Wednesday, May 5, 2021

Home for now


Shilshole for the Night

Quijote was tied to the dock at Shilshole last night. We arrived yesterday morning shortly after oh-eight-hundred. There was a lot to do, cleaning, unpacking, and organizing gear and leftover food. Danny did a great job scrubbing her down and giving her a belly rub before he and Mark departed for the airport. Three cheers for Mark and Danny, Quijote crew for the Pacific crossings.

Sent from my rgPhone

Monday, May 3, 2021

Plan B

The fuel dock at Sekiu has a depth at low tide of 1.6 feet. Time for plan B. Since Quijote's deck is stacked with empty fuel jugs, we walked a few of them to the pump from one of the outer docks, then transferred the 20 gallons to Quijote's tank.

While there we enjoyed a restaurant meal for the first time in a month. The halibut burger was awesome.

Now, with sun setting, we're gliding across glassy water (Bob: at 2400 rpm) listening to Santana and thinking about what a great trip it's been.

Adios to the Pacific Ocean

We are into the Strait of Juan de Fuca! 30 miles or so will take us to Sekiu, where we'll refuel. Then 96 miles to Seattle. We should arrive 9 AM or so on Tuesday depending on the currents.

Sunday, May 2, 2021

Flinging Birds

It feels like it just keeps getting colder. I'm wearing my OR hoodie and my Primaloft jacket with my foul weather bibs below deck and add my heavy sailing jacket and foul weather jacket top side. I'm warm, but only just.

I did fuel math today (5/1 @ 16:00) . Fuel remaining by counting engine hours: 21 gallons. Fuel remaining by gauge: 35 gallons. 188 miles to refuel.
Engine rpm options:
2000 rpm: 20 gallons needed, 3 am arrival at fuel dock.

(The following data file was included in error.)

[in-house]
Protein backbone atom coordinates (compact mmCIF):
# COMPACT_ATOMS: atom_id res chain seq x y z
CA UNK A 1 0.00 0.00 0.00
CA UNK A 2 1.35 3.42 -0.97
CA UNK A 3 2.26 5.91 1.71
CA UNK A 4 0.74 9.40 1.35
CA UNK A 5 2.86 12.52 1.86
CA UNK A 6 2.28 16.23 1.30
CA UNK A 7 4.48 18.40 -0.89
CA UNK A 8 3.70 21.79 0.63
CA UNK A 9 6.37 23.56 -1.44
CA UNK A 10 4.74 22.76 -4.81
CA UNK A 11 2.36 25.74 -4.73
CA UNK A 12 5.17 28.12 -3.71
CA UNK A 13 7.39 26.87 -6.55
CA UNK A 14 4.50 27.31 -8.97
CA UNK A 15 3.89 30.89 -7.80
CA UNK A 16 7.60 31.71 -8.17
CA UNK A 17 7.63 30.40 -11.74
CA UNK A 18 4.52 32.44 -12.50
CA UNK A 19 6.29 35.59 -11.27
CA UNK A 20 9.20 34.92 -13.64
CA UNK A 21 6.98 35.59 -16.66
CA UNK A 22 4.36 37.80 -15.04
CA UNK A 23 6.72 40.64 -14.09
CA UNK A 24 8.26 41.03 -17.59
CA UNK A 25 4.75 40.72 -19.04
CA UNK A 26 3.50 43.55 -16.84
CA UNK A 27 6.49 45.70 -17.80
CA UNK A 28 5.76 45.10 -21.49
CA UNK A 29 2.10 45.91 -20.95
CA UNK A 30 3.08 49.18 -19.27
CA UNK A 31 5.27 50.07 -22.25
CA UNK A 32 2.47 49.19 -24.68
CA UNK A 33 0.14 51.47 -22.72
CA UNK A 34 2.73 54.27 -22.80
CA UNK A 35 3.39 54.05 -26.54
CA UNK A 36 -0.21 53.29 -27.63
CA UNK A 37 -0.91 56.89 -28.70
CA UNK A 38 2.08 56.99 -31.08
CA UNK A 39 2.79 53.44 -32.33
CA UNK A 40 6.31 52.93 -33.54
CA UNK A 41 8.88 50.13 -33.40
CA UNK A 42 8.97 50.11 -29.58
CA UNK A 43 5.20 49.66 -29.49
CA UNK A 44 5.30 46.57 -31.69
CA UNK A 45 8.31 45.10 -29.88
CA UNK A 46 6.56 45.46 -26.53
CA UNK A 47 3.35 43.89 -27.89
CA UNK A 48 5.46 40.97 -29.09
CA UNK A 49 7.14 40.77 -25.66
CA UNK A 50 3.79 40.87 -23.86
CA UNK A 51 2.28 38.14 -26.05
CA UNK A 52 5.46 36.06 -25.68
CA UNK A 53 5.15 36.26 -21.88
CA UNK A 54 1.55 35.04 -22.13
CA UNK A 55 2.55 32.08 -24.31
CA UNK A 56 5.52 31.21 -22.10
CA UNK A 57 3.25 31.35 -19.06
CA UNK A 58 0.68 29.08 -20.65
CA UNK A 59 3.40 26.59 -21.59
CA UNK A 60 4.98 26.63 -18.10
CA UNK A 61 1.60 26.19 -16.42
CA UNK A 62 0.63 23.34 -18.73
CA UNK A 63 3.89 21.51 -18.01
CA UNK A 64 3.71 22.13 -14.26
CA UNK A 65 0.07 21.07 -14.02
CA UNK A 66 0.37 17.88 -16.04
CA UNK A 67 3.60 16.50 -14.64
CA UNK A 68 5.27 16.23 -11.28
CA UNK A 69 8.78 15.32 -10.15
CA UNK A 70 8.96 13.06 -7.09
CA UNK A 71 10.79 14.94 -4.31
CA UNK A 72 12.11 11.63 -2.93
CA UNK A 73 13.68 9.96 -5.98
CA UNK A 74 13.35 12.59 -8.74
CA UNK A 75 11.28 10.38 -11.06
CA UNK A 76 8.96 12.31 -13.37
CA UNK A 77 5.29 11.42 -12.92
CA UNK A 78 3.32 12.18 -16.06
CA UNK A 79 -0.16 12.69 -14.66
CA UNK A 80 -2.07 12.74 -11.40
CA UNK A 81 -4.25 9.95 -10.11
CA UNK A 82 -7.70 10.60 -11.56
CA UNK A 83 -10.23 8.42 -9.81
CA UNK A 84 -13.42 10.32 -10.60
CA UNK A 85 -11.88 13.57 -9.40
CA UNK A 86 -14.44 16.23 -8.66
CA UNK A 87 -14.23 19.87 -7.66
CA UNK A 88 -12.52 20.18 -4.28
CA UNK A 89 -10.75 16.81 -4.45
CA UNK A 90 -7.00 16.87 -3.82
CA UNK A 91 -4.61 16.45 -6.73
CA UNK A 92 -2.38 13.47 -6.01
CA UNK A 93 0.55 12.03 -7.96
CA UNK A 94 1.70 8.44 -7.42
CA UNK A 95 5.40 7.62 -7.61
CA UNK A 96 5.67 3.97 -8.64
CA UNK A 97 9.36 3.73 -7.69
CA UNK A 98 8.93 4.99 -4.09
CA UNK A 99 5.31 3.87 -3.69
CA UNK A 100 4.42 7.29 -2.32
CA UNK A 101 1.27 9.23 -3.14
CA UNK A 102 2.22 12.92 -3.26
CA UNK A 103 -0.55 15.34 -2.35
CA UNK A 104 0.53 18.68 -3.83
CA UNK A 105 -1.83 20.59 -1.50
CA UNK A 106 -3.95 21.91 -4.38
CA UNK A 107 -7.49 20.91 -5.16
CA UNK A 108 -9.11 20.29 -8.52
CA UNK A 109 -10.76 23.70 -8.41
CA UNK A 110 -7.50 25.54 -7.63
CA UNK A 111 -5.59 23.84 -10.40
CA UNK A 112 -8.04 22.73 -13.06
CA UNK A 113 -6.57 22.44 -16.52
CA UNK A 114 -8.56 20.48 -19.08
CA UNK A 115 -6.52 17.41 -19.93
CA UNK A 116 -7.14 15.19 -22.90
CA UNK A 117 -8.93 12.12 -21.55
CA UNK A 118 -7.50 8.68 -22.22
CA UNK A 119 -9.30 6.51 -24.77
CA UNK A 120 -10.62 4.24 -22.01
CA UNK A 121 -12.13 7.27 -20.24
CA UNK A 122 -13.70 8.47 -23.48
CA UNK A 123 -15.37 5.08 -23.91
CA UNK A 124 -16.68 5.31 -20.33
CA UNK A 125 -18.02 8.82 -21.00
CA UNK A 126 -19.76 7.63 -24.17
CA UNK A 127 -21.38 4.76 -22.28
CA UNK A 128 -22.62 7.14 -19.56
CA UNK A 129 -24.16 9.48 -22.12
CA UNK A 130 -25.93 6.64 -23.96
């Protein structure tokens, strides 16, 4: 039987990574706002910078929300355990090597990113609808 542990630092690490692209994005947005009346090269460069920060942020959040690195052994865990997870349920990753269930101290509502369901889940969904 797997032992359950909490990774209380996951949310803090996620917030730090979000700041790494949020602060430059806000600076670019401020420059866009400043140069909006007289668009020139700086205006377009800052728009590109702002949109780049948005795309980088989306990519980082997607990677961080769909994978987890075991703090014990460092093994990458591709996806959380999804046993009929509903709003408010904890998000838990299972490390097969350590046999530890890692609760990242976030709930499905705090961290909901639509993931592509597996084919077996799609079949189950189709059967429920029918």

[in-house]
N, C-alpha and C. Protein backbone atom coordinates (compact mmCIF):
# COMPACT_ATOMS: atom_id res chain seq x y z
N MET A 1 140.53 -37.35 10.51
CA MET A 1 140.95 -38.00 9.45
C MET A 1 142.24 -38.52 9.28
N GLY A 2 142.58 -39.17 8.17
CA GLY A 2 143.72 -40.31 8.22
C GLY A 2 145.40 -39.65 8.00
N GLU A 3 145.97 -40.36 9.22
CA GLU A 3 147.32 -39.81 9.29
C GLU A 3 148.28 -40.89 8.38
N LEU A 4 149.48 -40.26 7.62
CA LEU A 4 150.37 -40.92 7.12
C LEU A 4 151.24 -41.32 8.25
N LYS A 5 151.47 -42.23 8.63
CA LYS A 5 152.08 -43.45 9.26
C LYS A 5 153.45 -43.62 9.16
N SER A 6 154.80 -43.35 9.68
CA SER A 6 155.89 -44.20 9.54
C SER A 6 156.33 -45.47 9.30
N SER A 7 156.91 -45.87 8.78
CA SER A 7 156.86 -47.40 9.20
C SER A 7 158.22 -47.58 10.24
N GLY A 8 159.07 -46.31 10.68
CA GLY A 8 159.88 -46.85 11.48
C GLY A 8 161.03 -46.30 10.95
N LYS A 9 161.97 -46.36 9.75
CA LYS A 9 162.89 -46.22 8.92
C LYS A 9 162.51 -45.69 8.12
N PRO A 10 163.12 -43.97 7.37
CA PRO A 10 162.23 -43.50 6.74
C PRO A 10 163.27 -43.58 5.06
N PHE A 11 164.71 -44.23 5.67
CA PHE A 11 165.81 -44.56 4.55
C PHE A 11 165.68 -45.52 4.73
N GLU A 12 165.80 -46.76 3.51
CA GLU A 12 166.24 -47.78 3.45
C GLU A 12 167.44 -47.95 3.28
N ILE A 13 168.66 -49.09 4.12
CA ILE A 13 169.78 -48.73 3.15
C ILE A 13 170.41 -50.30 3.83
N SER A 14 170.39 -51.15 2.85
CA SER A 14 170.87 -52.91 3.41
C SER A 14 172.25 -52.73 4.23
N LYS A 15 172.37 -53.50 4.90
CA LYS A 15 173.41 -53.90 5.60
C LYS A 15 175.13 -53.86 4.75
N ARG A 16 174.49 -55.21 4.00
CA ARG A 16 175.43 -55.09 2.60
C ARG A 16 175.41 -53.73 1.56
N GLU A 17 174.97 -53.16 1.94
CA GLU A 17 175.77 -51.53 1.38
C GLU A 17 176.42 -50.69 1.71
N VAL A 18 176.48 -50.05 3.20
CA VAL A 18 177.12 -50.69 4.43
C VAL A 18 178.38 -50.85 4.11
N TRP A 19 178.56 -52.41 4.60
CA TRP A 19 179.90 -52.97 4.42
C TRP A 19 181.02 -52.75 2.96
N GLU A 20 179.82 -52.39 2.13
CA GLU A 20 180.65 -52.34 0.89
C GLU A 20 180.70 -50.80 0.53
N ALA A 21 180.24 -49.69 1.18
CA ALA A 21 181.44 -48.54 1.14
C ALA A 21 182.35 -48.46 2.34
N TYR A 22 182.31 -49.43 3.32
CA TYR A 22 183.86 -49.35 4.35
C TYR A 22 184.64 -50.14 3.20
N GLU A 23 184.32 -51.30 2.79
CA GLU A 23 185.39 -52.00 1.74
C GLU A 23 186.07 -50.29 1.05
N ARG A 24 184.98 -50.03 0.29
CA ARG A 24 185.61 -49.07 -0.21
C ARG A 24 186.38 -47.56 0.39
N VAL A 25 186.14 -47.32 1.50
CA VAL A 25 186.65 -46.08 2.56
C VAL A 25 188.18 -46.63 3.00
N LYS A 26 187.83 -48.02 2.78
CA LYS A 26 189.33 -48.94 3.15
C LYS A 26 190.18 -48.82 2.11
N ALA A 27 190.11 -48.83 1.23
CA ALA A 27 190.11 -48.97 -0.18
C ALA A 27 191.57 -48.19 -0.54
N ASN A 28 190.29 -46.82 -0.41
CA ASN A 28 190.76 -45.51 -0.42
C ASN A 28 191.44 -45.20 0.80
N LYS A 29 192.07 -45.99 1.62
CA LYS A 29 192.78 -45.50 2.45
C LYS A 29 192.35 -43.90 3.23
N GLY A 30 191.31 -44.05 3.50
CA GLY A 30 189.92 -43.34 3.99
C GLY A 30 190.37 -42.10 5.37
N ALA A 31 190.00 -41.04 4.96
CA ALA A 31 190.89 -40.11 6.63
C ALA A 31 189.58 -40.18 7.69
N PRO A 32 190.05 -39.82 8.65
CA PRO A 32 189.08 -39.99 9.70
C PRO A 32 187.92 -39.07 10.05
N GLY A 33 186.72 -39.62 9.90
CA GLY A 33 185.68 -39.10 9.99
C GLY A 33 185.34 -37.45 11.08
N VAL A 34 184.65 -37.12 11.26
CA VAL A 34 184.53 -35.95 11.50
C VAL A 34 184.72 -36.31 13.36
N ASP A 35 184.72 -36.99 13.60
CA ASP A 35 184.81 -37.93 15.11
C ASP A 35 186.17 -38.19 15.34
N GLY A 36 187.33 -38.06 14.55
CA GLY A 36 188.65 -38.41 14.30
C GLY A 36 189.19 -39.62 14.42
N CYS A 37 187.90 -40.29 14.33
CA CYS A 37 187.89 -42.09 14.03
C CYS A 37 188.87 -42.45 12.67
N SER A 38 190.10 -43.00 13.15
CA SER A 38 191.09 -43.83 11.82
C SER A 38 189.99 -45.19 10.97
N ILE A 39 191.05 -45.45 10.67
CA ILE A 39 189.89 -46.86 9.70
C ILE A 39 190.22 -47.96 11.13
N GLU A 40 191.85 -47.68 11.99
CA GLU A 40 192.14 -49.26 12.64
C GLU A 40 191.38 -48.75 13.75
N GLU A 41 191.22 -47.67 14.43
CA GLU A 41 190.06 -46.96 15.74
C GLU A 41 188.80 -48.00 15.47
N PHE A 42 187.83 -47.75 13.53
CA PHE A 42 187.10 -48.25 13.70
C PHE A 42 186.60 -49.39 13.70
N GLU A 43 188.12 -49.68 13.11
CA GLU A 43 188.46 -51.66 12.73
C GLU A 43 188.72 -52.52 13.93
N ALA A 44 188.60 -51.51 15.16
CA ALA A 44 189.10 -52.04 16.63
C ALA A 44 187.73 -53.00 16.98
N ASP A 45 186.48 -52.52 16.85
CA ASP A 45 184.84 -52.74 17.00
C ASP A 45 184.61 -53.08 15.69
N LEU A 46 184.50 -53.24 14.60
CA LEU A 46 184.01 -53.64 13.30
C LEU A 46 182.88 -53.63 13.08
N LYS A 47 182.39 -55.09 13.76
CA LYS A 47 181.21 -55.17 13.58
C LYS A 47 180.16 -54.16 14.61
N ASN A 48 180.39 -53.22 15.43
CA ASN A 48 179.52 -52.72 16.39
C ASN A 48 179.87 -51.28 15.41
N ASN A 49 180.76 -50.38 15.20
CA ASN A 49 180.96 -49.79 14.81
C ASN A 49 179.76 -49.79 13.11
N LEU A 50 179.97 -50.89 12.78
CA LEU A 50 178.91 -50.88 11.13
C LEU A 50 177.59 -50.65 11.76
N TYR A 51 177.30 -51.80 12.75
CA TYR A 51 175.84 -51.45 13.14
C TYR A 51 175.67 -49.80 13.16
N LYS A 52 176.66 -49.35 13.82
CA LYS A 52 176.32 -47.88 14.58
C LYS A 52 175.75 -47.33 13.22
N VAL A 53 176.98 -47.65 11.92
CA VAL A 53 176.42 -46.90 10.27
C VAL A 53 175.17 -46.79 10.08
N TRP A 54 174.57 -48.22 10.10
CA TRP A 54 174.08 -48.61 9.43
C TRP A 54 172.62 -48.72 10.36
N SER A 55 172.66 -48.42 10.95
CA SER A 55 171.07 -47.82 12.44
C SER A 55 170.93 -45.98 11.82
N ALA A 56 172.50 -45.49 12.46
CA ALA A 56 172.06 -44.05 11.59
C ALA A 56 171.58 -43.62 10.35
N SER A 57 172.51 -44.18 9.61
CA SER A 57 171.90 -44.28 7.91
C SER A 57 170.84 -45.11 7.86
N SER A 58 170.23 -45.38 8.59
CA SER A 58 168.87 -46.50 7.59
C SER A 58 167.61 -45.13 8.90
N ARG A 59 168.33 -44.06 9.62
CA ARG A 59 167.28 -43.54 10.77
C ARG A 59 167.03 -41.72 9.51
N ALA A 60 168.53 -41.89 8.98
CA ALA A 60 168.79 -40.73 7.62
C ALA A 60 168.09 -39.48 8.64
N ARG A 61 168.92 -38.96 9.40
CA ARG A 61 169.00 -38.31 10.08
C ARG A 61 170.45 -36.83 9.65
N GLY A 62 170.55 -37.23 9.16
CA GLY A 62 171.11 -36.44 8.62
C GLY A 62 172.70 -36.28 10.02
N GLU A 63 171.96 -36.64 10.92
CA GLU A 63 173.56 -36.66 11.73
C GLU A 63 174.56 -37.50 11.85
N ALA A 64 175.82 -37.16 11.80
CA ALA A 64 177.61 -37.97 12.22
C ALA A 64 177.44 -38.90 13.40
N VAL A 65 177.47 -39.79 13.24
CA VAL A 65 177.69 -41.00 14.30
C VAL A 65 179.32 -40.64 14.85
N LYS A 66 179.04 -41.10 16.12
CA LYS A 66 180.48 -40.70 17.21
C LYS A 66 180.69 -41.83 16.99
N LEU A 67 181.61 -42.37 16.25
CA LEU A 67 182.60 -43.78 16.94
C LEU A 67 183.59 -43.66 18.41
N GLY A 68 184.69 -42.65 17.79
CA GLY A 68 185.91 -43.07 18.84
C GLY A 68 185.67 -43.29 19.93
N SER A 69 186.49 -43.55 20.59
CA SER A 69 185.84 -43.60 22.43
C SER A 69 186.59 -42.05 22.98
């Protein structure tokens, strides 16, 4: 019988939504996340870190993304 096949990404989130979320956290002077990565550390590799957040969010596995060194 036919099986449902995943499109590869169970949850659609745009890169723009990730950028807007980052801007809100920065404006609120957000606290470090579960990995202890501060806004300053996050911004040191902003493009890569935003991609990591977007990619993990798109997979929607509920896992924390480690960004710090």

1800 rpm: 18 gallons needed, 6 am arrival at fuel dock.
1600 rpm: 15 gallons needed, 11 am arrival at fuel dock

We set the rpm to 1700. The burn rates are guess work. We really have no idea if we're going to run out of fuel or not. No wind in sight. We have food for a week if it's needed to wait for wind.

Danny tells a story from his watch last night of small birds being harassed by big birds until they were forced to land on the deck or crash into the dodger. He'd scoop them up with the fishing net and fling them into the air where they flew away.

Saturday, May 1, 2021

Genny, rip

Six knots of wind is hardly enough to fill the sails. They're protesting, asking to be let in. As long as the boat speed is higher than the motor alone will provide, I'll leave them out. It's becoming a contest of wills, like whining dogs. The problem is the wind is coming from directly astern. The main sail blankets the genoa, so the genoa feels left out. Hence the tantrum.

The wind/water generator is finally out of service for good. In the first half of this trip it provided electrical generation from the wind turbine. When that failed we changed out the wind turbine for a water turbine and pulled it along behind us for most of this half of the trip. Now the shaft to the water turbine has broken.

Offshore sailing is hard on gear. Wear and tear and exposure to the elements is relentless, so the parade of equipment needing maintenance is relentless. A guy really gets to know his boat on a trip like this.

Bruce Frank, we're thinking about you.